Martin Luther King Jr. Day is an American federal holiday marking the birthday of Dr. Martin Luther King, Jr. It is observed on the third Monday of January each year. Dr. King was the chief spokesman for nonviolent activism during the civil rights movement, which successfully protested racial discrimination under federal and state law. The campaign for a federal holiday in King’s honor began soon after his assassination in 1968. President Ronald Reagan signed the holiday into law in 1983.

JO Knows Appeals

An appeal typically begins when legal proceedings in a trial court end, for example by a jury verdict or summary-judgment order. If a party isn’t satisfied with the trial court’s decision, the party can appeal the decision to a higher court. The appellate court’s job is not to retry the case. It doesn’t hear testimony or decide the facts. Instead, it will consider whether the trial court properly applied the law, and has sufficient evidence to justify its ruling. If the trial court got the law right, the appellate court will uphold the decision; if the lower court was wrong, the appellate court will reverse the decision and send it back to the trial court often for further proceedings.

Because appeals are done almost entirely through written submissions, our appellate attorneys have developed a unique, easy-to-understand writing style that has been praised by judges, clients, and other attorneys. We carefully format our briefs and submissions to reflect the same attention to detail and thoroughness we apply to researching and writing substantive legal arguments. And—when it’s appropriate—we add pictures, insert boxes, graphs, and even hyperlinks to help judges understand our arguments.

Judges read thousands of submissions a year. Almost all of them look alike and read alike. Our briefs—with their sharp layout, clear prose, detailed research, and well-organized arguments—stand out.

Reconstructing Records After a Disaster

With the recent hurricanes in Texas, Florida, and Puerta Rico, and the wild fires in California, we have witnessed the loss of homes and possessions. The loss of a home is a huge blow and requires a plan for rebuilding. So too with the reassembling of personal records. The IRS has prepared a helpful list of tips for those who need to reconstruct their documents following a disaster. Please visit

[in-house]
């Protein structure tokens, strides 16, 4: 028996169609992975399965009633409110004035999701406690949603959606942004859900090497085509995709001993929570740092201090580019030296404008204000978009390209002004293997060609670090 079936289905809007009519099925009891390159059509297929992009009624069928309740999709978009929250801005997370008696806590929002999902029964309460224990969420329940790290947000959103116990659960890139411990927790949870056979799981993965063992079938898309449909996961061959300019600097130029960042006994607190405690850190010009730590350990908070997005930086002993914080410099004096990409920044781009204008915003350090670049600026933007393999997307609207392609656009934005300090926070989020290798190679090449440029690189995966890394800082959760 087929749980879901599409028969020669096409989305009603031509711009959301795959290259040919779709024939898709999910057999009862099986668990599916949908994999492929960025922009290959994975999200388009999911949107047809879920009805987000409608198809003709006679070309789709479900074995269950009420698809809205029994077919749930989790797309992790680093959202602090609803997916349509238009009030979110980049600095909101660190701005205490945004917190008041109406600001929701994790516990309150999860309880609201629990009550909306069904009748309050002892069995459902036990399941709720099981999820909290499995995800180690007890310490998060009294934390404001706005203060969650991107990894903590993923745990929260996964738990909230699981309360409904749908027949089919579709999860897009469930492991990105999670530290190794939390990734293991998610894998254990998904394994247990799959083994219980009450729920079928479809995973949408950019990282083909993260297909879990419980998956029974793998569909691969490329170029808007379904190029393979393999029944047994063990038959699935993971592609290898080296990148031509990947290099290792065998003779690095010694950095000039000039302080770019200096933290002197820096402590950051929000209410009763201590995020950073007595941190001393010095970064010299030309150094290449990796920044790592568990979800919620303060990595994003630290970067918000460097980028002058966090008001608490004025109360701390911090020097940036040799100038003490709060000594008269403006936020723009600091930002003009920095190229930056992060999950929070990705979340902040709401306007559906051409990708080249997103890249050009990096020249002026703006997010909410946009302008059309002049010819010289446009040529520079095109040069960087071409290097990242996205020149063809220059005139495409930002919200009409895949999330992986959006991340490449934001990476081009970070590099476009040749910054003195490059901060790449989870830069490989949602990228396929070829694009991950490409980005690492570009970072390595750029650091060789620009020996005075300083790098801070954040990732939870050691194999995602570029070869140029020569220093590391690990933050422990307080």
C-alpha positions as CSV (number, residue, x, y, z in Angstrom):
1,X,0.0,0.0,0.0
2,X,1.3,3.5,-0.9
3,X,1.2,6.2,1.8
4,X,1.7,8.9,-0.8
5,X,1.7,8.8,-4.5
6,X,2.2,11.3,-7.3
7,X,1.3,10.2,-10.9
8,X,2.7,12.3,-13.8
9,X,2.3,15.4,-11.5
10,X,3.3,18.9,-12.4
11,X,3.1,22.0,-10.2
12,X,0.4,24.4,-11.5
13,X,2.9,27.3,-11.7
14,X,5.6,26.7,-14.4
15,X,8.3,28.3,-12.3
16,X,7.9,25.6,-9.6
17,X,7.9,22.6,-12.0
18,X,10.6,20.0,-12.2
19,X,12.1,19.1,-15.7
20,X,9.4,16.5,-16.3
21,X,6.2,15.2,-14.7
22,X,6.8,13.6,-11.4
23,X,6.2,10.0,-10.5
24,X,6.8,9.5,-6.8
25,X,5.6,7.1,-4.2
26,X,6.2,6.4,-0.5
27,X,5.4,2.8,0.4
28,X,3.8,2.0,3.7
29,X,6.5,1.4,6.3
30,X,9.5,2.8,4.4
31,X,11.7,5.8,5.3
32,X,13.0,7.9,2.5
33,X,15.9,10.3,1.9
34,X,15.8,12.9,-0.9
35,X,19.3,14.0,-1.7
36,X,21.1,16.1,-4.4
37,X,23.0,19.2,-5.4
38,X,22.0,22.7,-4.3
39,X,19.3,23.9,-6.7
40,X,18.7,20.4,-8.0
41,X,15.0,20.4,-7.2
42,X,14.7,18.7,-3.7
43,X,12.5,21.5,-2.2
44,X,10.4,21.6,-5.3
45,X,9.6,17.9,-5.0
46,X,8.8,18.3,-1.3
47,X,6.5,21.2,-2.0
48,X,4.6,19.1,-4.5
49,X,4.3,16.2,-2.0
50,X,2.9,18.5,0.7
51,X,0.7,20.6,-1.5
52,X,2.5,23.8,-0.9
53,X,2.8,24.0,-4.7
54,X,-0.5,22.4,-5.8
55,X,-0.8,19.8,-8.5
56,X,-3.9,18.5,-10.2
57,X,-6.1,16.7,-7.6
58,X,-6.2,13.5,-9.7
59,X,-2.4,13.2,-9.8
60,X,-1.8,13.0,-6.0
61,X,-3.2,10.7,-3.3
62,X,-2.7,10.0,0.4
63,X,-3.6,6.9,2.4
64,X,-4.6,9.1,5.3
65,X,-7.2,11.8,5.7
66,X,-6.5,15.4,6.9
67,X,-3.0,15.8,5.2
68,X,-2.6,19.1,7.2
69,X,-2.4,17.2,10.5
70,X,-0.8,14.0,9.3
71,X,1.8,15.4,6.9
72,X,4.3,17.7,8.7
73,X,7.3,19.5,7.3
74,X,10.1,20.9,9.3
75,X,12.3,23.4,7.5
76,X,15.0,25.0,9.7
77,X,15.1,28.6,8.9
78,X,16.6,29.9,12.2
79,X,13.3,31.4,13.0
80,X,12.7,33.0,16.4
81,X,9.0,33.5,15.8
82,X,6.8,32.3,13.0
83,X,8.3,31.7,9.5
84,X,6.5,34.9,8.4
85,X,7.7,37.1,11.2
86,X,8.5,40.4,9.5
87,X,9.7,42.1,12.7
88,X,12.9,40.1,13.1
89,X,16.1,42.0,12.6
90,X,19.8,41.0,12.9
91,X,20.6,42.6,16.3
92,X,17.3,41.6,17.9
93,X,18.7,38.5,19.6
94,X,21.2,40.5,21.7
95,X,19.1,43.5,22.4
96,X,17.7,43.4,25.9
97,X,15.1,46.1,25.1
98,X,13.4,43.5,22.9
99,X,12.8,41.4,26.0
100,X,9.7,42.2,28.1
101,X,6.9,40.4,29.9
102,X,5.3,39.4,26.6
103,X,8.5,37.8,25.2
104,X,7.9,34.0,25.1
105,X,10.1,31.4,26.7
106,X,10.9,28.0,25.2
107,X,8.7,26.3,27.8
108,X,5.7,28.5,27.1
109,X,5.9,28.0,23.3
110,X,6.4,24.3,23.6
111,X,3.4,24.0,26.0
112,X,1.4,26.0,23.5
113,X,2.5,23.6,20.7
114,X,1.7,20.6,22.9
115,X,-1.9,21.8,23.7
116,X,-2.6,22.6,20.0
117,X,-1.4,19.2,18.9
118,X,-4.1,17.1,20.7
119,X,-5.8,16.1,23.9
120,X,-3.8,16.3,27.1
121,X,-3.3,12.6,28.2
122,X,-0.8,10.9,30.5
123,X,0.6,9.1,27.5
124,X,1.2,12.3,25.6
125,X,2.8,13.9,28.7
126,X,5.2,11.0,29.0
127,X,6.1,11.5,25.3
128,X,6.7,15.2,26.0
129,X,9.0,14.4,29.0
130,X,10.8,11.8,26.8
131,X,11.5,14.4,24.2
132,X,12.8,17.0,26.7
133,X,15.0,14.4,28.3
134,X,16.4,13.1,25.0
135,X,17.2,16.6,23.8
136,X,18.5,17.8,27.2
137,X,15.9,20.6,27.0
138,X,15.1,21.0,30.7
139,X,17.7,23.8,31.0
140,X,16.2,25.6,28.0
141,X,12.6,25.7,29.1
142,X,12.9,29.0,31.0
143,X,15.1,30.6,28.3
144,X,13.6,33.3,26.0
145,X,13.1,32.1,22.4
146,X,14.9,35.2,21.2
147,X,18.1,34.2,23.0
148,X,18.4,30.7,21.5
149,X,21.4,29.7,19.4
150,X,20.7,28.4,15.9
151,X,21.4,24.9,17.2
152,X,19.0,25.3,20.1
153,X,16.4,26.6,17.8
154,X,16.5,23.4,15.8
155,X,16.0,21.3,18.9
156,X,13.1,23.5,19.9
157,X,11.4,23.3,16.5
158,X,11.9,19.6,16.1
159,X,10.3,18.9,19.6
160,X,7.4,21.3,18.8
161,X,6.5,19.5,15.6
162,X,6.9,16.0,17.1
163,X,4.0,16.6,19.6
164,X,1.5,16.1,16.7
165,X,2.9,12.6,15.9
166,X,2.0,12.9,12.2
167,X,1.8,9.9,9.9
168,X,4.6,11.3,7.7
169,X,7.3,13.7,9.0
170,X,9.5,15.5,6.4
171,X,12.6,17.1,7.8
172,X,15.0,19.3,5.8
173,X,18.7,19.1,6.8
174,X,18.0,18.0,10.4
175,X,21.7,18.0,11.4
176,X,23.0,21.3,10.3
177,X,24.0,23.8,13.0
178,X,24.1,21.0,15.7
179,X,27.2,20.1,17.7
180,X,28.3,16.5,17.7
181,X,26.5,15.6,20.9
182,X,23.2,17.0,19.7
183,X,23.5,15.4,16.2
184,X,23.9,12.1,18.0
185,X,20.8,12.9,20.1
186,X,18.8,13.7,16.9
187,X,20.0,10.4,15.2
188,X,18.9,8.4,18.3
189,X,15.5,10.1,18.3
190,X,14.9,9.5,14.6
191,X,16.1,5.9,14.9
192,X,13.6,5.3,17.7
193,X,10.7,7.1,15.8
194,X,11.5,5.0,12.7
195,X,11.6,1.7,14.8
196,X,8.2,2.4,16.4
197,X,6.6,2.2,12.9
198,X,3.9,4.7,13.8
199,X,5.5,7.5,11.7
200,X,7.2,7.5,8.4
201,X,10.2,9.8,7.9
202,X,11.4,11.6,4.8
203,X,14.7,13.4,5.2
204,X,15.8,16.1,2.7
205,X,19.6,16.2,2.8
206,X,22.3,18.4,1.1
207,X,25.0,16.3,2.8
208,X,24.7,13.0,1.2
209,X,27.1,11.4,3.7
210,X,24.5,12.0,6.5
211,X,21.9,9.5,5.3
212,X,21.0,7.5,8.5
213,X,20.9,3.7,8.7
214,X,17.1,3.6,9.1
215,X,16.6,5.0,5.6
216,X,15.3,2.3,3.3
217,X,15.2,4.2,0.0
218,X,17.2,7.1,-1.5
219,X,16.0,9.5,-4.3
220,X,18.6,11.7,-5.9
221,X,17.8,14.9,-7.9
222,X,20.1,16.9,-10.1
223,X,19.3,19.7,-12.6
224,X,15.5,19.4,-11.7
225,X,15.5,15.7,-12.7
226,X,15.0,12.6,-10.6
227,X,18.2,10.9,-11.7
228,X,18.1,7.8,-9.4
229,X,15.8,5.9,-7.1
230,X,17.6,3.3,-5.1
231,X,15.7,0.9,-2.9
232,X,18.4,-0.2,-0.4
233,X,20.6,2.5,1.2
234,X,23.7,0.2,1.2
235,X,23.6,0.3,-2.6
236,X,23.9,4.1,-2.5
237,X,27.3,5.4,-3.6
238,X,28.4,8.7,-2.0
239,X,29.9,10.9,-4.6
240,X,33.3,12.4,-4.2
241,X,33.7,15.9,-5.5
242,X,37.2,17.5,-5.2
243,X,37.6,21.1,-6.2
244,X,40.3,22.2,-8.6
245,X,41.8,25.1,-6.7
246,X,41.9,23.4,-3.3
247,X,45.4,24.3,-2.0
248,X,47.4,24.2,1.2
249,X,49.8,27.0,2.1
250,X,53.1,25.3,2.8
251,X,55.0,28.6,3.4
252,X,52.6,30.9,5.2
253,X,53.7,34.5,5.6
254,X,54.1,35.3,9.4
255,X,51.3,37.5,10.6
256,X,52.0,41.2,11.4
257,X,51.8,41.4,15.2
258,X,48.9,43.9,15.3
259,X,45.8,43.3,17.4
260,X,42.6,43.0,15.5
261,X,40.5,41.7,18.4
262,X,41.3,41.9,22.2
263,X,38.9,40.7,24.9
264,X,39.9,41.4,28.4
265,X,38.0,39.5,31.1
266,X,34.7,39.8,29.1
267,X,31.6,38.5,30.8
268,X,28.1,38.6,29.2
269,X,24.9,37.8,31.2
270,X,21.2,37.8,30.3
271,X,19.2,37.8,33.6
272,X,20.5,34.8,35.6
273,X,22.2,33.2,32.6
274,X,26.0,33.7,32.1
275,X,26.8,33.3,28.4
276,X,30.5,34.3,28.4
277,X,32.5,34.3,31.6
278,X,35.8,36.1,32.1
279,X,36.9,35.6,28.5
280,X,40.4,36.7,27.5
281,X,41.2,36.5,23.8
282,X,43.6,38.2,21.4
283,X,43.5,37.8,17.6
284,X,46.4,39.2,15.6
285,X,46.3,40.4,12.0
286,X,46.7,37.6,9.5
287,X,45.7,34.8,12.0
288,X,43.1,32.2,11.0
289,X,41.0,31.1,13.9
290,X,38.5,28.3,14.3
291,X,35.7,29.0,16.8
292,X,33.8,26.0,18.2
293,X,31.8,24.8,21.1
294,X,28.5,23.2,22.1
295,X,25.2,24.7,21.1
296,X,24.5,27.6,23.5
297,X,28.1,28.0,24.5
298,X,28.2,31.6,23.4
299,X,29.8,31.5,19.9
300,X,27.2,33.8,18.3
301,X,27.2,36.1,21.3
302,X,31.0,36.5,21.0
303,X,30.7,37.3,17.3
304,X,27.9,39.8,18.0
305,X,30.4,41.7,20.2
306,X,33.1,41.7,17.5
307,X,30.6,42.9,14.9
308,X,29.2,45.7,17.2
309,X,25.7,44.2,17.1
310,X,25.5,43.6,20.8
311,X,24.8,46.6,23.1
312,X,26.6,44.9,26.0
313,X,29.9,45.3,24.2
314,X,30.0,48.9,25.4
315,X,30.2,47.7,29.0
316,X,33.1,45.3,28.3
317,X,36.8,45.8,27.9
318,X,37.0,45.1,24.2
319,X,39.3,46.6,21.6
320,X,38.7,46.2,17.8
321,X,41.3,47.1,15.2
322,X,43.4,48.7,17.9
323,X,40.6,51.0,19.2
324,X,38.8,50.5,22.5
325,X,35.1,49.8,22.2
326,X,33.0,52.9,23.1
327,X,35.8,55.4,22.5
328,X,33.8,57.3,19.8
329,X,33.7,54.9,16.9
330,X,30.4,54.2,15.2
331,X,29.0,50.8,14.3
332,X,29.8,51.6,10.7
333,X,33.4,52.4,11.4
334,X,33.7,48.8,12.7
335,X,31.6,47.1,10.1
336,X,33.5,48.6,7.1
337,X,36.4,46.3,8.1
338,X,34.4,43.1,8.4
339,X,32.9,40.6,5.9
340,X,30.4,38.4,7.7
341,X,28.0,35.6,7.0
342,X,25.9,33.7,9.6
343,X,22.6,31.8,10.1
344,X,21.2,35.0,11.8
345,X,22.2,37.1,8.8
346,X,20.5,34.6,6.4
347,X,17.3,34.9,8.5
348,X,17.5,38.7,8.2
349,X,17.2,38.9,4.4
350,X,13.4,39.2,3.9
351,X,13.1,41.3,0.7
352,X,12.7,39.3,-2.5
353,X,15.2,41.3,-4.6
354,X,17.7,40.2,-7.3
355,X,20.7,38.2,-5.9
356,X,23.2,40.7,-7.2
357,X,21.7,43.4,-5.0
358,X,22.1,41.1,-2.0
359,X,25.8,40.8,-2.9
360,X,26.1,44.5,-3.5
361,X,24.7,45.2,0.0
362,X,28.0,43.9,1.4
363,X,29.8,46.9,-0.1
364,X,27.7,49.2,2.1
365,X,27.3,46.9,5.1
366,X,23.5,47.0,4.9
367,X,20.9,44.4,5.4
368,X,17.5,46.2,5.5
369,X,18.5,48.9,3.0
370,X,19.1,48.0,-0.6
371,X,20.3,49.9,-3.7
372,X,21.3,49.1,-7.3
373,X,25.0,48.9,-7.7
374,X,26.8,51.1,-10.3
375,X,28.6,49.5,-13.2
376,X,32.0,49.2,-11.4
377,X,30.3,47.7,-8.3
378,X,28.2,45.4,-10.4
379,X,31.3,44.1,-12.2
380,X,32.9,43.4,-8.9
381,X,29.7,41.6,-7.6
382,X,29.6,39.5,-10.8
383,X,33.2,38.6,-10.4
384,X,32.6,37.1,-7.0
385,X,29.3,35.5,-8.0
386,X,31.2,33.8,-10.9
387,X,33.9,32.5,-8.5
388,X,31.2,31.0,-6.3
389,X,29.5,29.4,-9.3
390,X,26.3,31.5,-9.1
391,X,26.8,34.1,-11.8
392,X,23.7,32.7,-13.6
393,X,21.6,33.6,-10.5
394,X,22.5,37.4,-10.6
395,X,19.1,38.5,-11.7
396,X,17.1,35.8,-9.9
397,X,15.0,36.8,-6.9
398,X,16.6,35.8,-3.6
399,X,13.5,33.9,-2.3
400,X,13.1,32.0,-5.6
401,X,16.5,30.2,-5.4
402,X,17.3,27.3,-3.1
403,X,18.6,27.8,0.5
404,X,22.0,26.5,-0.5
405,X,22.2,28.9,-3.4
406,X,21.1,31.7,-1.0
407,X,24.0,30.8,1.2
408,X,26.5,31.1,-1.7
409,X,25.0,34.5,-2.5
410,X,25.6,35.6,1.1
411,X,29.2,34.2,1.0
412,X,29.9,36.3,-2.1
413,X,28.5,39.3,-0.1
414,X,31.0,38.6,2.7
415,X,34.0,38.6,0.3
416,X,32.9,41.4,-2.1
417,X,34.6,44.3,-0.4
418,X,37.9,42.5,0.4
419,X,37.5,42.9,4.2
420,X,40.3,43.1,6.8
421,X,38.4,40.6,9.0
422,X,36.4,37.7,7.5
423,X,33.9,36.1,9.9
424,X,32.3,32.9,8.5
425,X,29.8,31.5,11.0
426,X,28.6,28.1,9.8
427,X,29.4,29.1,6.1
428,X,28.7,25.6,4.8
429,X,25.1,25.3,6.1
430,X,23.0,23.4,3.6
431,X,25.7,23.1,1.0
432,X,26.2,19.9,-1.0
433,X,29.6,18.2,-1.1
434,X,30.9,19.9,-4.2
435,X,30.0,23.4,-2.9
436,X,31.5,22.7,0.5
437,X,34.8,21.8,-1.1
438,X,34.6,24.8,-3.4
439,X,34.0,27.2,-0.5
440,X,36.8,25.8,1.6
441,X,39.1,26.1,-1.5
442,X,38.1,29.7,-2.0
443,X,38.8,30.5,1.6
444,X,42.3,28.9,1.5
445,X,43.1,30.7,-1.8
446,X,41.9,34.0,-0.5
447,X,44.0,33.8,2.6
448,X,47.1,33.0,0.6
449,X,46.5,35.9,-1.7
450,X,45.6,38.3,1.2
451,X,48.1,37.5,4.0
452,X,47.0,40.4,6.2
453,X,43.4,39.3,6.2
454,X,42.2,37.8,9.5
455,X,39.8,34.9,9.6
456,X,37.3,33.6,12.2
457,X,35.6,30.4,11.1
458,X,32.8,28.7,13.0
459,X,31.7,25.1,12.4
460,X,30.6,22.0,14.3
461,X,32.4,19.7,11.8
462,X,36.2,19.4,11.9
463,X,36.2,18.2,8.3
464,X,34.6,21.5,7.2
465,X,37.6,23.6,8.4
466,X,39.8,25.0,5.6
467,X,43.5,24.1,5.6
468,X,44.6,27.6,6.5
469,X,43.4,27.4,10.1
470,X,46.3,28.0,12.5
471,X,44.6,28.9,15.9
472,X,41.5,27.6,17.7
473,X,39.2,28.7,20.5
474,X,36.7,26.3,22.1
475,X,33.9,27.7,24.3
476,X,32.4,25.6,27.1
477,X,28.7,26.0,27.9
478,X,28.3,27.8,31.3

Happy New Year!

As we begin a new year, our thoughts turn gratefully to those who have placed their confidence in us and given us the opportunity to serve them. And in this spirit, we say simply but sincerely – Thank you and Best Wishes for a Happy New Year!


JO Knows Workouts

We help you through:

  • Business restructuring;
    • Debt restructuring;
    • Tolling and forbearance agreements;
    • Lease assignments and amendments; and
    • Asset and business sales.

Whatever your situation, we’ll help you get it worked out.

You have questions. Our creditors’ rights attorneys have answers.


Happy Holidays

Wishing you and yours a joyful and safe holiday season from the attorneys and staff of Jones Obenchain, LLP.

JO in Action – Giving Back

Part of the JO philosophy is a belief in giving back to the community. So besides participating in several events each year—our goal is one each quarter—JO participates in an Adopt-A-Family program each December. The attorneys and staff enjoy shopping for their adopted family and sharing the joy of the holiday season.